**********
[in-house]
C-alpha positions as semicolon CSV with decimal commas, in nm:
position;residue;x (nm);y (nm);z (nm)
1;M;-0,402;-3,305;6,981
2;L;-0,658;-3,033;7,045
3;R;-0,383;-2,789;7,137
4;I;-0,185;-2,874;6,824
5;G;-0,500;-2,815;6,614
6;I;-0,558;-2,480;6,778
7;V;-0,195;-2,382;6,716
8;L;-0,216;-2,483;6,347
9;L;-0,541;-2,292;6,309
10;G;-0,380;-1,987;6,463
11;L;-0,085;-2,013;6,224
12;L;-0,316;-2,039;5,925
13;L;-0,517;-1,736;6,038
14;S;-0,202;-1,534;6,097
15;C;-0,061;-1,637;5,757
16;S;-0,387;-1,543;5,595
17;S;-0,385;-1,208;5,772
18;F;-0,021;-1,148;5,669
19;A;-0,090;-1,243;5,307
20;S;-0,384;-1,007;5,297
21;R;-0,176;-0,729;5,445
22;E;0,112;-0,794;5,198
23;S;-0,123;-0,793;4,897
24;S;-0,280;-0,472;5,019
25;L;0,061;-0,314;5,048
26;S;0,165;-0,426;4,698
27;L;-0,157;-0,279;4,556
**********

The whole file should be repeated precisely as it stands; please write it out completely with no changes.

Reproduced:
[in-house]
C-alpha positions as semicolon CSV with decimal commas, in nm:
position;residue;x (nm);y (nm);z (nm)
1;M;-0,402;-3,305;6,981
2;L;-0,658;-3,033;7,045
3;R;-0,383;-2,789;7,137
4;I;-0,185;-2,874;6,824
5;G;-0,500;-2,815;6,614
6;I;-0,558;-2,480;6,778
7;V;-0,195;-2,382;6,716
8;L;-0,216;-2,483;6,347
9;L;-0,541;-2,292;6,309
10;G;-0,380;-1,987;6,463
11;L;-0,085;-2,013;6,224
12;L;-0,316;-2,039;5,925
13;L;-0,517;-1,736;6,038
14;S;-0,202;-1,534;6,097
15;C;-0,061;-1,637;5,757
16;S;-0,387;-1,543;5,595
17;S;-0,385;-1,208;5,772
18;F;-0,021;-1,148;5,669
19;A;-0,090;-1,243;5,307
20;S;-0,384;-1,007;5,297
21;R;-0,176;-0,729;5,445
22;E;0,112;-0,794;5,198
23;S;-0,123;-0,793;4,897
24;S;-0,280;-0,472;5,019
25;L;0,061;-0,314;5,048
26;S;0,165;-0,426;4,698
27;L;-0,157;-0,279;4,556